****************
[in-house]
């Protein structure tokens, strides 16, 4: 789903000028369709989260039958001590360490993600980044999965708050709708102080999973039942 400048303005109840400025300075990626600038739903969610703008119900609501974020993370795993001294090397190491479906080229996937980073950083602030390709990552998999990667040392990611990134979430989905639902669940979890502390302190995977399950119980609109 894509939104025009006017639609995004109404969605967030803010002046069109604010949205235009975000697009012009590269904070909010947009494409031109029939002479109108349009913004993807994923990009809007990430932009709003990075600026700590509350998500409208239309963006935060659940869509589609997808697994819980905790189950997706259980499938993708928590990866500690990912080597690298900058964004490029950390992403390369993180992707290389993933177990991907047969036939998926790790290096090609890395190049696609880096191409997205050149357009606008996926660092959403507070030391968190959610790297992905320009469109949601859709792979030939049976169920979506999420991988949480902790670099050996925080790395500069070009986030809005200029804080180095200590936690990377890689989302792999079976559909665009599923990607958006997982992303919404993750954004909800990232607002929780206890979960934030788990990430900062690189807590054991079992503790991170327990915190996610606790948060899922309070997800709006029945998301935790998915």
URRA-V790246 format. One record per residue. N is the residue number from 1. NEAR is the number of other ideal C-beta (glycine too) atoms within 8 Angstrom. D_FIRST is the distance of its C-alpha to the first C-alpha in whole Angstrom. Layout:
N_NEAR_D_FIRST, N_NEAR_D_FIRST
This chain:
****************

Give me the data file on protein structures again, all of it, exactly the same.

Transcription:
[in-house]
């Protein structure tokens, strides 16, 4: 789903000028369709989260039958001590360490993600980044999965708050709708102080999973039942 400048303005109840400025300075990626600038739903969610703008119900609501974020993370795993001294090397190491479906080229996937980073950083602030390709990552998999990667040392990611990134979430989905639902669940979890502390302190995977399950119980609109 894509939104025009006017639609995004109404969605967030803010002046069109604010949205235009975000697009012009590269904070909010947009494409031109029939002479109108349009913004993807994923990009809007990430932009709003990075600026700590509350998500409208239309963006935060659940869509589609997808697994819980905790189950997706259980499938993708928590990866500690990912080597690298900058964004490029950390992403390369993180992707290389993933177990991907047969036939998926790790290096090609890395190049696609880096191409997205050149357009606008996926660092959403507070030391968190959610790297992905320009469109949601859709792979030939049976169920979506999420991988949480902790670099050996925080790395500069070009986030809005200029804080180095200590936690990377890689989302792999079976559909665009599923990607958006997982992303919404993750954004909800990232607002929780206890979960934030788990990430900062690189807590054991079992503790991170327990915190996610606790948060899922309070997800709006029945998301935790998915």
URRA-V790246 format. One record per residue. N is the residue number from 1. NEAR is the number of other ideal C-beta (glycine too) atoms within 8 Angstrom. D_FIRST is the distance of its C-alpha to the first C-alpha in whole Angstrom. Layout:
N_NEAR_D_FIRST, N_NEAR_D_FIRST
This chain: